Sunday, April 14, 2013

Un-muddling Modeling, Part I

I've been asked to respond to some comments on an online exchange, Data (and other) models and aesthetics and I can do it more justice here. In what follows I am careful to keep
  • informal conceptual language e.g. property, entity, attribute;
  • formal abstract mathematical language e.g. domain, relation;
  • formal language applied to databases e.g. domain, R-table, row, column;

GE: This confusion of entities vs. attributes has been with us a long time ... a paper published in an Indian journal of Library Science discussed this dilemma [and] proposed calling the thing, which we could not determine whether it was an entity or an attribute, an "entribute." Beautiful, eh? That was in 1939!

AT: [Re:] William Kent and his book DATA AND REALITY (1978). Section 5 (in an edition I have access to) is devoted to "attributes", and (in my words) William confesses that he can not distinguish between "relationships" and "attributes". Thus, the later might be completely redundant.
As I explain in Conceptual Modeling for Database Design, conceptual models are informal--based on subjective perceptions of reality--and there is no theoretical basis on which to prefer one perception over another; rather, modeling choices are pragmatic. For example:
  • A budget can be perceived as an attribute of a department entity by some and as an entity with attributes of its own by others.  Often both perceptions are useful and accommodated in conceptual models.
  • If every employee is assigned to only one department, department number is an employee attribute representing his assignment; but if he is assigned to multiple departments, then the assignment is an associative entity that is a relationship between employee and department entities.
Therefore, Kent should not be interpreted to mean that such choices are not distinguishable once made, but rather that the choices themselves are "in the eye of the beholder", so to speak--there is no correctness, only usefulness. (Kent's book is a highly recommended classic, available via the Home page).

That is why, given linguistic constraints, it is imperative to strive for conceptual parsimony and use of terms that is explicit, well-defined, systematic and consistent.
GE: I have since come to realize that you must have the relationship first--the notion of an attribute presumes a relationship, so we must define that first. In fact we must also define the exclusivity/multiplicity of that relationship (in both directions for a binary relationship) before we can determine how to put the information into tables. In reality, we are not modeling objects/entities/attributes, [ X ], [ A ], etc. at all in the relational model, we are modeling a bunch of relationships, say [ X | A ], [ X | B ], etc. mashed together into a table [ X | A | B | ...], hence perhaps Codd was correct in calling it a "relation", a bunch of relationships.
There is really no "first" here--conceptualization is "simultaneous"--entities, attributes and relationships are defined mutually in terms of each other.

A relation on domains is a mathematical abstraction (not coined by Codd; his relationships notion was different, see below). It is indeed binary--a relationship between two domains. However, Codd adapted it to the practical needs of database management by generalizing to the N-ary relation, in which sense it can be viewed as a relationship between N domains.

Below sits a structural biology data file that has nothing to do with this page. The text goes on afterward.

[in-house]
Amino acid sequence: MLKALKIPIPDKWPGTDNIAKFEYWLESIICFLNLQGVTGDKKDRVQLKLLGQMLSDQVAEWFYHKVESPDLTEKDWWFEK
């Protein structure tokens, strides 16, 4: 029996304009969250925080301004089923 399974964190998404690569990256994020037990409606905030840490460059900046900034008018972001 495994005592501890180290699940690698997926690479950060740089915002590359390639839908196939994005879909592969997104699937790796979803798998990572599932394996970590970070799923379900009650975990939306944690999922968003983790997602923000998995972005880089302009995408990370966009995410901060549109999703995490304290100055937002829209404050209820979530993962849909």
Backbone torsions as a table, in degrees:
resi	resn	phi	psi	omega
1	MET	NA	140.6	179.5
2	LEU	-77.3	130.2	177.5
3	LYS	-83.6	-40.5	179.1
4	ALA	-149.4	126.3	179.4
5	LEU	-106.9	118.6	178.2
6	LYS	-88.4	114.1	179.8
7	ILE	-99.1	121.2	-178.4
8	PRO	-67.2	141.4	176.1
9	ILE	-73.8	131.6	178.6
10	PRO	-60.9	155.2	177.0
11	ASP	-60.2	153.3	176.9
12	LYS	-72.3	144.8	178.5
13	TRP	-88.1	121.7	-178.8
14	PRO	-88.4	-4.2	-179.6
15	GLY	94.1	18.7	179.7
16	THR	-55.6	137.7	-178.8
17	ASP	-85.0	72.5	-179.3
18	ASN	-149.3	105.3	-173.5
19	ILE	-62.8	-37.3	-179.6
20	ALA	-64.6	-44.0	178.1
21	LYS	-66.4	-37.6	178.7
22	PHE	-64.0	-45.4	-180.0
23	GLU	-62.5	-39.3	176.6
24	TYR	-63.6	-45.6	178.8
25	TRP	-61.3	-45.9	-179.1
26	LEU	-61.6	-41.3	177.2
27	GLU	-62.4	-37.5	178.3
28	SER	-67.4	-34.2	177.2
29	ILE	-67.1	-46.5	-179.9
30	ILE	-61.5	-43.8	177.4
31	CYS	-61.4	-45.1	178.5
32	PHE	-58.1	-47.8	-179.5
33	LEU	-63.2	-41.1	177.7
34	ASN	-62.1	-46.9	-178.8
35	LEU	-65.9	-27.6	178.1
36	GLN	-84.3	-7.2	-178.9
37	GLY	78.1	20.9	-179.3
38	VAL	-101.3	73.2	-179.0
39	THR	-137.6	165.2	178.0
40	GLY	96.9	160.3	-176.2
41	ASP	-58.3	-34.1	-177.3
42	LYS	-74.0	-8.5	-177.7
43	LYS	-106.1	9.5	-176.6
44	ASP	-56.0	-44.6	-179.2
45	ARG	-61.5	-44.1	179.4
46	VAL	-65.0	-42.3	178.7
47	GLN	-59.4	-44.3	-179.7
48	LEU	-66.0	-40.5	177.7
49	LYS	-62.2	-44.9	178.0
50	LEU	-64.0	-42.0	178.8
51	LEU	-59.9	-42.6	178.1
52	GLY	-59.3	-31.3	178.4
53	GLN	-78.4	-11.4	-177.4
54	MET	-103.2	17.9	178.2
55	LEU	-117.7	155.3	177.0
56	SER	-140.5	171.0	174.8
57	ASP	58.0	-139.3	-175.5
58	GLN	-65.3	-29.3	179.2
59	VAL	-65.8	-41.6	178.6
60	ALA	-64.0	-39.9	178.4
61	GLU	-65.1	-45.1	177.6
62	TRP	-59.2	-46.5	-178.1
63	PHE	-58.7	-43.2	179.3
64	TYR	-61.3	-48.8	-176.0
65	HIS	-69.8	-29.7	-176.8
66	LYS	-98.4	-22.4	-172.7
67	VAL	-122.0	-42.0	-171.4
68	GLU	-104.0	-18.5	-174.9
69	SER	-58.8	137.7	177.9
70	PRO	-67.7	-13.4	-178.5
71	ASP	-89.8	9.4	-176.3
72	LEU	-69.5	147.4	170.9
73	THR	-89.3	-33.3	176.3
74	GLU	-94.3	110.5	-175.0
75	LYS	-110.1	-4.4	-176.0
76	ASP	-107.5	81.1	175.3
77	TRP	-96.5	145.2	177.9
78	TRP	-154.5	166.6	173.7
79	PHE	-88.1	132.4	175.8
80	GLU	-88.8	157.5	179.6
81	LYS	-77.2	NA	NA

GE: Furthermore, the relational model has no relationships since Codd decreed that all relationships must be represented by foreign keys, which are exactly the same as "attributes." Interesting that most people think of relationships as being the distinguishing characteristic of a relational model and it is not. But then we have to pick the identifier -- try to do that without knowing all the functional "dependencies."
We would also have to define and enforce referential integrity everywhere an A appeared. All of this is handled explicitly and correctly in ORM -- we model objects (each one appears only once in a data model diagram) and relationships. There are no attributes. As I said before, an attribute is an object playing a role in a relationship with another object.

AT: Looking back into original relational model (by Codd, Date, etc.) is not it funny, that the term "relation" is implicitly mapped (in our minds) to a table of a database? If (loosely speaking) a "relationship" in our conventional data modelling is represented by a "foreign key" in a table (and combining both points together) - should a table (relation) consists only of "foreign keys"?
This is both inaccurate and poor use of language.
  • We have already seen that R-tables represent relationships between columns. There are other relationships in the relational model (see Part II).
  • I use identifier (attribute) at the conceptual level, key (column) at the logical database level. Keys are another adaptation of the theory for database management (see Part II).
  • An FK is not "exactly like" a column, it is a column, that has a specific relationship with a key column of another R-table. The relationship is represented in the database by a referential constraint. It is true that IT professionals erroneously associate 'relational' with that relationship, but that is not the one Codd meant  (see Part II).
Note: My modeling approach is more in line with the original NIAM approach than with its ORM descendant (see Nijssen's CONCEPTUAL SCHEMA AND RELATIONAL DATABASE DESIGN available via the home page).

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